Why Fly-Fish in Florida? Because It's There
To be alone with my fly-rod.
Florida fishing is its own country when it comes to the possibility of species available as you travel the coast, a county, or even a body of water. The opposite of landlocked, the left and right coastlines are home to shallow flats as well as blue-water game, and the gulfstream brings bountiful migrations. Freshwater opportunities are full of their own diversity -- from numerous lakes to residential ponds that support a mix of freshwater bass, brim and crappie as well as typically saltwater-inhabiting snook and even tarpon.
Enter fly fishing. By contrast, it was the original that has somewhat become (by perception) its own classic subculture; giving way from bamboo to fiberglass, then graphite and beyond. Fly fishing is the grown up version of hand-lining, which was the theme of the great Hemingway tale of "The Old Man and the Sea." Valiantly fought, the heart and soul story wraps an emotional and spiritual bond between the fisherman and the great marlin, telling of compassion and respect for both the angler and fish. The next great of course is the very mainstream movie "A River Runs Through It," where fly fishing becomes immortalized amid the crisp, pristine Montana riverside.
So, many people arrive in Florida and ask, "What could you possibly fly fish for HERE?" So, we Floridian anglers reply: Everything. And they ask; "Why?"
Here goes, in short. It's not for everyone. It is a happy little counter-culture. It takes practice and skill. No, it isn't as easy as throwing a chunk of ladyfish into the water.
The gear is different but it is beautiful and a bit sophisticated. The components, colors and costs range from affordable to not affordable to the average gal or guy. There are a few different everyday knots to use. There are some other differences, but your fly shop can tell you all about them in a far more interesting fashion than a black and white dissertation.
A Silent Offering
Tucked into a quiet flat without sight of another human, I am at peace with the surrounding mangroves, some exposed oyster beds and wading birds. Schools of mullet swirl around. I have gotten to this place by kayak and I am wading into knee-deep water. I watch and I wait. I enjoy what I see, the air feels good, and I relax. There it is -- a tail, then another, then another. I see the redfish school some 40 feet away. I pick up some line and place the fly just ahead of the school. Strip, wait, watch, strip, strike! The dance begins. I may land this fish or not, but I cherish this little scene. I'm not thinking about anything other than what I am doing. There is a very simple beauty in it. I will gently release this beautiful fish, pack up and return to "real life" where my phone alerts me every single time a piece of junk e-mail hits my inbox. I will carefully leave the flat as I found it.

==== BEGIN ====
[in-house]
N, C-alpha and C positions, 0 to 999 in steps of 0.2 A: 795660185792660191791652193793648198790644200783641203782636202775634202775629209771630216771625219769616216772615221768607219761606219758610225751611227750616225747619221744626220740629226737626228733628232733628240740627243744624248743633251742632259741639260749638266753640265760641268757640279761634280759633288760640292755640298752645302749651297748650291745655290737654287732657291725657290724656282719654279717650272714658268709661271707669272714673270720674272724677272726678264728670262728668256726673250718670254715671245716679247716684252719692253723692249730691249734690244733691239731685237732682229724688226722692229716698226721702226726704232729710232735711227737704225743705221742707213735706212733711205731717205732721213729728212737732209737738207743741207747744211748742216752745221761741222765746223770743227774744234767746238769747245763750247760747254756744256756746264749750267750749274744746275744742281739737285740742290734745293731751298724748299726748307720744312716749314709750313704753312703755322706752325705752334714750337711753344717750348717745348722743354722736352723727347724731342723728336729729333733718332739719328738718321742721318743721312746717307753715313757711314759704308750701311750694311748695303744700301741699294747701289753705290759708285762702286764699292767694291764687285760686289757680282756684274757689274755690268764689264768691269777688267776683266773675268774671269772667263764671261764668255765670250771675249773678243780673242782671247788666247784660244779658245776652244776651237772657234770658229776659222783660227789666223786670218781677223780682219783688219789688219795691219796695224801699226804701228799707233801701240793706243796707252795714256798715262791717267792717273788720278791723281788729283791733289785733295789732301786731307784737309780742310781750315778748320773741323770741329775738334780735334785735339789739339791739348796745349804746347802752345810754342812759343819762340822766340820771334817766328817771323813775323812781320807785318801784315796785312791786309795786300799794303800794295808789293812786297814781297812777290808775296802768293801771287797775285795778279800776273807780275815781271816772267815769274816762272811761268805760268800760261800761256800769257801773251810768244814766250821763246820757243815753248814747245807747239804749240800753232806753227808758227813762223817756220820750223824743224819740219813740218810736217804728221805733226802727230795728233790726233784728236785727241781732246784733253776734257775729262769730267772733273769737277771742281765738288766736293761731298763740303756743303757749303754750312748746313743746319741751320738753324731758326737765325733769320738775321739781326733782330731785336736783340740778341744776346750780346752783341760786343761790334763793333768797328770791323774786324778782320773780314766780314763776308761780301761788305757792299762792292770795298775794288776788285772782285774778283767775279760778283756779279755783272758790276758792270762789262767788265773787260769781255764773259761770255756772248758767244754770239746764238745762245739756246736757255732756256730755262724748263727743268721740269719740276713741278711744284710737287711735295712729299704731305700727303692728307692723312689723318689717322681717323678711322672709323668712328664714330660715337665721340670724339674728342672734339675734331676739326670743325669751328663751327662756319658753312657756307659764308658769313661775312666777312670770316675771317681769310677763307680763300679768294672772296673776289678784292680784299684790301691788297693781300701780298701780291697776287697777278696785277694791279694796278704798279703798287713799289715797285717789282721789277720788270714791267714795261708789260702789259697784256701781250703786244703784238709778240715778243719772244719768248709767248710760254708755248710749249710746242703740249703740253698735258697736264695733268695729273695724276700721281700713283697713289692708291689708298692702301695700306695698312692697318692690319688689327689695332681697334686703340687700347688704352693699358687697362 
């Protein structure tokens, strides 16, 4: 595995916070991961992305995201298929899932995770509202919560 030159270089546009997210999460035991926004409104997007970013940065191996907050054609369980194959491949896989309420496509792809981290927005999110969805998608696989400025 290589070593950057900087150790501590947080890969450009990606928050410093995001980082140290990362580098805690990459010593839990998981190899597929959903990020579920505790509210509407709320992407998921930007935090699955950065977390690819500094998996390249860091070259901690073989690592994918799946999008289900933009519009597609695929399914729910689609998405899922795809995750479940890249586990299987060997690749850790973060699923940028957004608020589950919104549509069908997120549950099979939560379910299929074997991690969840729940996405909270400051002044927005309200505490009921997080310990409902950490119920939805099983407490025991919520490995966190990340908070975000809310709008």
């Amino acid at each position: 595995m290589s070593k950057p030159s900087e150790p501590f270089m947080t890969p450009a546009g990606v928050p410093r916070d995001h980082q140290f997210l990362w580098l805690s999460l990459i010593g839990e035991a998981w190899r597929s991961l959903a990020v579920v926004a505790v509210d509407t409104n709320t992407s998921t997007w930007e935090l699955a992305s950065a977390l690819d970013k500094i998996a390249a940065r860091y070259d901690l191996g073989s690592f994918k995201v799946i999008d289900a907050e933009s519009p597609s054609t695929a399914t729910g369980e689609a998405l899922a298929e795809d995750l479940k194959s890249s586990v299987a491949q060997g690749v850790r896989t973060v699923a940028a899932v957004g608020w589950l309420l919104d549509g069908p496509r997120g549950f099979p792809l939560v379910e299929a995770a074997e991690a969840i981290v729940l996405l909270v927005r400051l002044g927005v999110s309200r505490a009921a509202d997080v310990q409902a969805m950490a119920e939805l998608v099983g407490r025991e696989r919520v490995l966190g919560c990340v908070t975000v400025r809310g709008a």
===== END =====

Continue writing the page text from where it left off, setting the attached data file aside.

I fish because I love mingling with nature. Fishing is a bonus. I may not always use the fly rod -- most days I am totally happy messing about with my spinning gear. But when it is with fly gear, the whole experience is tremendously more gratifying. Imagine this: I'm imposing a fly composed of odd bits of foam or synthetic fibers into a world foreign of such things. I am usually relying on my sense of sight to present this odd little fly to a creature that will either devour or sourly reject such a strange offering. I have to have a sort of understanding about the tides, bait, wind, and environment as whole to have any chance of successfully fishing and catching. Should my redfish agree to take a nip at this hooked, tasteless thing, we will hopefully meet one another after a cat-and-mouse sort of thrill. Upon our meeting, I will slip my barbless hook from the mouth and perhaps take a quick photo to remember this day by, and our lives will go on.
You may read this and disdainfully shudder at my tree-huggin' manifest. I love other things such as flying airplanes and I used to ride sportbikes, and I feel a similar joy tied to all of these hobbies. There is a sort of rising pleasure from riding the perfect line, greasing the landing and making a successful cast to a cruising snook. We all have our "thing." Fly fishing isn't hard but it can be challenging, just like a good golf swing. It does take commitment and practice to be respectable. But that isn't asking anything at all ... when it's something you love to do.
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